Mr. Brown said, "The ultimate goal of the pilot project will be to demonstrate that this approach is both sustainable and scalable. Its success will increase the initiative's scope, enabling the BZS to address tree planting and forest habitat restoration on an island-wide scale, including school grounds. The leadership and support of partners like RenaissanceRe mean that we have the funding to ensure the pilot project is successful. It's a critical project management activity that will show potential and feasibility in real-time, real-world settings before expanding to include more locations, and creating tangible opportunities for all Bermudians to help conserve our precious environment for future generations".
Jeff Manson, Head of RenaissanceRe Global Public Sector Partnership, said, "Climate change is challenging Bermuda with more frequent storms and hurricanes. Building habitats such as these forests creates highly effective natural barriers while reducing carbon in the atmosphere. We look forward to seeing this project in action and encourage everyone to get involved and show their support for this important initiative. RenaissanceRe has long been focused on protecting communities, and we are proud to partner with the Bermuda Zoological Society to help combat climate change and plan for the future of our island"."
The Madagascar Exhibit at BAMZ has 3 new residents!
The Bermuda Aquarium, Museum and Zoo (BAMZ) has welcomed three sibling red ruffed lemurs to their new home in the Madagascar exhibit! Atticus (m), Scout (f) and Finch (f) are getting acclimated to their new home, and we are excited for the public to meet them. Their journey from the Bronx Zoo to Bermuda at the end of October went off without a hitch, and now that they have completed their 30-day quarantine period, the lemurs are beginning to explore all the fun things to do in their new environment that they now share with the current resident ring-tailed lemurs.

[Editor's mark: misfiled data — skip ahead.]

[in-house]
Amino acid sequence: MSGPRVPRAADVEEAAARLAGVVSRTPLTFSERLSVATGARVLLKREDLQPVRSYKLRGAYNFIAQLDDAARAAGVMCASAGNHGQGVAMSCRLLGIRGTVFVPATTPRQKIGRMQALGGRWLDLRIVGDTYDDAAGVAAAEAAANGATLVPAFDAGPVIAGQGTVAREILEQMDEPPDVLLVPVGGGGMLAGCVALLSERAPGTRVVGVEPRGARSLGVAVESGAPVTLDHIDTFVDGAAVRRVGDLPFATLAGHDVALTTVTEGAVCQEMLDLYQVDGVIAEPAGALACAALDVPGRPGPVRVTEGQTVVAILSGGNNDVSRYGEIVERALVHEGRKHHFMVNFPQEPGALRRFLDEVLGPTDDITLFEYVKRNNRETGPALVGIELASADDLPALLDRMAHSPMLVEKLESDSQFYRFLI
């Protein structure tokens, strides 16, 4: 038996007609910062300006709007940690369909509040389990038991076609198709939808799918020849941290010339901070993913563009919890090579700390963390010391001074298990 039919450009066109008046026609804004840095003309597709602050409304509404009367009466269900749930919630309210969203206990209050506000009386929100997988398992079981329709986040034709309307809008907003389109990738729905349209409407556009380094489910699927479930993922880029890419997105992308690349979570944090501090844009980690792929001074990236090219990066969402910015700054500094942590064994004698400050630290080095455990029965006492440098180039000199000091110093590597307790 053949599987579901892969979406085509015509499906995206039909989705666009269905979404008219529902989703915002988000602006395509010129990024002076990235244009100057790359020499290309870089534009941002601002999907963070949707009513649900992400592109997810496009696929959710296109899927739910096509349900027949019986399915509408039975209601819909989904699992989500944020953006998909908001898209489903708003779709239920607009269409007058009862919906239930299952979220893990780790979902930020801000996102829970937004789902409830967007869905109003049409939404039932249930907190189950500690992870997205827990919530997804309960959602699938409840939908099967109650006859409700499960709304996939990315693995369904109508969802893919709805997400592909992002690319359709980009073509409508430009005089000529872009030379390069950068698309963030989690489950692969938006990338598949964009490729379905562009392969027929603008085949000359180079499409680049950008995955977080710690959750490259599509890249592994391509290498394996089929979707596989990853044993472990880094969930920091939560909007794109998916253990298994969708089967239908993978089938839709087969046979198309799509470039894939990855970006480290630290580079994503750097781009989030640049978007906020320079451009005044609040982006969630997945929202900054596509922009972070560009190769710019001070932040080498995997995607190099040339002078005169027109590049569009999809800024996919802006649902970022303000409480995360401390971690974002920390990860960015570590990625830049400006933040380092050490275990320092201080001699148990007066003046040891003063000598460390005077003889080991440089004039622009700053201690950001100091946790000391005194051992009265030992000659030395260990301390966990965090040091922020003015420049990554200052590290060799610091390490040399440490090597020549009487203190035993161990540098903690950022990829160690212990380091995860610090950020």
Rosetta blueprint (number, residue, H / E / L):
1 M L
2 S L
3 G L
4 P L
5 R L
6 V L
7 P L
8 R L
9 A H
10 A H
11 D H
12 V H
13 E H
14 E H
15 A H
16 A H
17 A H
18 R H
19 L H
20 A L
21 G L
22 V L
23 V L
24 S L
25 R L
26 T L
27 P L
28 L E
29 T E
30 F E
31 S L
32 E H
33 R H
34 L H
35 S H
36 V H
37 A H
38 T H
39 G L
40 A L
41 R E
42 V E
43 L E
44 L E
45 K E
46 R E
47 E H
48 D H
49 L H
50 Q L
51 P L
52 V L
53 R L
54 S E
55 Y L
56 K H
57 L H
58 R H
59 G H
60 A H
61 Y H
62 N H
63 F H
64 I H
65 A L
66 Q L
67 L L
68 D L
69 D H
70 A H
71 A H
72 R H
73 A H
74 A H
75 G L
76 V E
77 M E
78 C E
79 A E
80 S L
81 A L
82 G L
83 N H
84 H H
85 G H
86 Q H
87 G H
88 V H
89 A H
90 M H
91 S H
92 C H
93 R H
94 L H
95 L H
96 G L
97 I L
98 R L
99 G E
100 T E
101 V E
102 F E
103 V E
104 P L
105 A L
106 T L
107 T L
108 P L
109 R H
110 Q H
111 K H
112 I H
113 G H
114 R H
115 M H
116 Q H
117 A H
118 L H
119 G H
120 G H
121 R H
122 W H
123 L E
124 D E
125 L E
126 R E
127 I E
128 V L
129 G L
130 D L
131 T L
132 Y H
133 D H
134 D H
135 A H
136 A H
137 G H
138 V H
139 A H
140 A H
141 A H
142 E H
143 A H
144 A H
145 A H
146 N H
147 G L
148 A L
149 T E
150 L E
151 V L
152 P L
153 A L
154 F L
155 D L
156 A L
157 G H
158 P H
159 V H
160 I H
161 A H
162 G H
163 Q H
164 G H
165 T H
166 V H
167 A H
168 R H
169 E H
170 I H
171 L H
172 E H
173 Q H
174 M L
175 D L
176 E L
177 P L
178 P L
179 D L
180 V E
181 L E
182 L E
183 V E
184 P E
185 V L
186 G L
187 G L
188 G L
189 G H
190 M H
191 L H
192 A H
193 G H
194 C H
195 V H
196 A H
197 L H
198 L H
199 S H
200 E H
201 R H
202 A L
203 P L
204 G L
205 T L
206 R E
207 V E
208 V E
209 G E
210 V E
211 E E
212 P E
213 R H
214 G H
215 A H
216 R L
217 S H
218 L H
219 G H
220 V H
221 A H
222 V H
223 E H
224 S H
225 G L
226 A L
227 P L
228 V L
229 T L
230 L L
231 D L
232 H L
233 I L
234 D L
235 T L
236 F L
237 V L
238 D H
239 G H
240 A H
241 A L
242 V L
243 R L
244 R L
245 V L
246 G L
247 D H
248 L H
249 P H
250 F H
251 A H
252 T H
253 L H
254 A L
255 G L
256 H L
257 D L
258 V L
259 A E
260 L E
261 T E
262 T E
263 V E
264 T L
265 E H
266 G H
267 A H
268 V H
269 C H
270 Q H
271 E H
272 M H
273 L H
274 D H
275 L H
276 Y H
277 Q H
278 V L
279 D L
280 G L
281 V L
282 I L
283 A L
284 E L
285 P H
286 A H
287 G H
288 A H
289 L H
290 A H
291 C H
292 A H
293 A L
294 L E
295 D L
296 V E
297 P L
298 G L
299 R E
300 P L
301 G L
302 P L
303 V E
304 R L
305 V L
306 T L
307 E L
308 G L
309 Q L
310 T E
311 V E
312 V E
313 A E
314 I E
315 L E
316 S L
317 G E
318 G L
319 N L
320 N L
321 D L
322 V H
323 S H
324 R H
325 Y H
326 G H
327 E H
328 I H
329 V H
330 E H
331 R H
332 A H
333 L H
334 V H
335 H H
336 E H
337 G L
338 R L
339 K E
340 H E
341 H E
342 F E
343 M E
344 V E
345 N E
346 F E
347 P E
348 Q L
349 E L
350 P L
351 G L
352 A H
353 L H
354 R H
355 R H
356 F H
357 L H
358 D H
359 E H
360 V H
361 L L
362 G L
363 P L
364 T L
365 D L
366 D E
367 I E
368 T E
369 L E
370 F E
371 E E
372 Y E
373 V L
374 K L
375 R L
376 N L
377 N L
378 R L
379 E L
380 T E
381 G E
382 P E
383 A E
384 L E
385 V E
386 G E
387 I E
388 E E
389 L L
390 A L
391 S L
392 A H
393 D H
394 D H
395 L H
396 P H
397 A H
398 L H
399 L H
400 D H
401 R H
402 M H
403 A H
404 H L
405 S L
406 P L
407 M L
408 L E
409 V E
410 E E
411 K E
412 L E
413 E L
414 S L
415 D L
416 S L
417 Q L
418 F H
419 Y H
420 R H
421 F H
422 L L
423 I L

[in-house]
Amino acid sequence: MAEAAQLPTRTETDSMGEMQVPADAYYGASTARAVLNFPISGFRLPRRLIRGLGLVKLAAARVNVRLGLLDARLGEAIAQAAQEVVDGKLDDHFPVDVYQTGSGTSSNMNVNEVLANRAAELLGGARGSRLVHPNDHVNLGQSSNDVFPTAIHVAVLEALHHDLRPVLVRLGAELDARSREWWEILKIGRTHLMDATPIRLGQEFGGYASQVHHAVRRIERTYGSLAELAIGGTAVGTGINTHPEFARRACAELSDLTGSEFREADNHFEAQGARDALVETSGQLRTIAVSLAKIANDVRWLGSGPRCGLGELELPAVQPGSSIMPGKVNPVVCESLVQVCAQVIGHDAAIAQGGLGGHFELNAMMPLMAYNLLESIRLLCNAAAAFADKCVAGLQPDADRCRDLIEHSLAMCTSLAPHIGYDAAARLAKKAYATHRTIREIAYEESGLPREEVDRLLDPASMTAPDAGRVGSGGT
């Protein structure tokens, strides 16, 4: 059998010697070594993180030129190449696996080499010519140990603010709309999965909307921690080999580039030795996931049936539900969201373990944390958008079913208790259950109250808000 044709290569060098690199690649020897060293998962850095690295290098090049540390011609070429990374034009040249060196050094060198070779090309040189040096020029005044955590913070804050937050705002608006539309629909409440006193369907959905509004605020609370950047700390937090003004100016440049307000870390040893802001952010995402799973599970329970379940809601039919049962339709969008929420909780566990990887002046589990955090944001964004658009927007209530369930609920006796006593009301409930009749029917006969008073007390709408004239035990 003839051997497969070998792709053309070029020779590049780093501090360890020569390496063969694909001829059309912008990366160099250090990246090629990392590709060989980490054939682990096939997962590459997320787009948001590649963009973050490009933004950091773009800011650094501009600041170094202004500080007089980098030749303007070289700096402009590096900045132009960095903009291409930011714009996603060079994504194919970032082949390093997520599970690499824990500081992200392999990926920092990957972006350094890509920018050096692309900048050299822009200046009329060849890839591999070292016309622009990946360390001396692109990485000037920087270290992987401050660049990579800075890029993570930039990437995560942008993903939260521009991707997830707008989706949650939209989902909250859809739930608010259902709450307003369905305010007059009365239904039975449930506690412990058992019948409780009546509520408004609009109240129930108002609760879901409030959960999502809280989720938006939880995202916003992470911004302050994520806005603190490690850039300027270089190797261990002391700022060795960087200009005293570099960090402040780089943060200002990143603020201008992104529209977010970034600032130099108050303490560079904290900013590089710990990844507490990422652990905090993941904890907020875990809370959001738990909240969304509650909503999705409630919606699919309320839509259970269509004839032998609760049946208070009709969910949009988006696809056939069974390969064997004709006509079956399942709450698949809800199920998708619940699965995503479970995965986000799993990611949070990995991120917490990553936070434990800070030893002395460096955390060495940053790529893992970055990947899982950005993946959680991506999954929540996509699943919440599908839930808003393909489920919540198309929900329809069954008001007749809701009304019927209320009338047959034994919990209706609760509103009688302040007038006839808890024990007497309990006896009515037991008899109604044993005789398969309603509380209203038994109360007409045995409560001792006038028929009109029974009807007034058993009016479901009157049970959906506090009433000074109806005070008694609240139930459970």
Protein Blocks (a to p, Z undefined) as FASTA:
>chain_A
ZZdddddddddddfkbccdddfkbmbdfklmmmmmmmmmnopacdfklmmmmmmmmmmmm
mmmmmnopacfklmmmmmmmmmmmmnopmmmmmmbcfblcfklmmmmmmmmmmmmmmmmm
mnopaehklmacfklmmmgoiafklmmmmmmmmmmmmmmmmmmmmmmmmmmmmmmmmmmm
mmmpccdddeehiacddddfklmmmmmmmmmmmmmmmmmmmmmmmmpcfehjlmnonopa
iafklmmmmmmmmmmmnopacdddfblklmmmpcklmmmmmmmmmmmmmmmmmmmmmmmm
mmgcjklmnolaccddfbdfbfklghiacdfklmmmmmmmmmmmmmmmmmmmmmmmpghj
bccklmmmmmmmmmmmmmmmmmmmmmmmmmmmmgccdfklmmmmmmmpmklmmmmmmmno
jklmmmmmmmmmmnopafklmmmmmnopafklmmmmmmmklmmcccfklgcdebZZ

When the decision was made to transform Madagascar into a multi-species exhibit, the BAMZ Registrar conducted careful research to determine the best species to place with resident ring-tailed lemurs. Using the recommendation list from the Association of Zoos and Aquariums (AZA), the red ruffs were chosen; as the red ruffs are predominantly arboreal creatures, meaning they prefer to reside in the trees, and the ring-tails have more terrestrial behaviors, the hope was that the different species would occupy the different areas of the exhibit, leading to an amicable co-habitation. 

Red ruffed lemurs are only found in the rainforests on the northeast side of Madagascar. They grow to be roughly 20 inches tall, have a tail that can grow nearly 24 inches long, and weigh between 5.7 and 9 pounds. These primates get their name from the deep red color of their soft wooly fur. In the wild they are opportunistic omnivores, so their diet covers a wide range of foods, from flowers to bugs.

Here at BAMZ they are fed a specialized diet to keep them healthy and happy, which consists of special vitamins and nutrients as well as fruits and vegetables such as apples, pears, bananas, grapes, melons, greens, sweet potatoes, cabbage, broccoli, carrots and corn.
Like the ring-tailed lemurs, red ruffed lemurs are social animals and live in small family groups. They do everything together, from foraging for food to cuddling together at night. Lemur families spend a lot of time grooming each other and are considered very clean creatures.

Unfortunately, these adorable and curious animals are on the International Union for Conservation of Nature (IUCN)’s Red List, meaning that they are critically endangered. Their habitat is now limited to a small 840-square-mile stretch of protected forest that is home to all remaining wild red ruffed lemurs (estimated 1,000-10,000 individuals). Habitat loss is the main cause of endangerment of all lemur species. Habitat loss is caused by human industries, such as logging and mining, as well as hunting and slash-and-burn agriculture, the technique of burning down acres of rainforest for farming.

Come visit BAMZ to welcome these lemurs to their new home and learn more about what you can do to ensure the protection of lemurs and their habitat.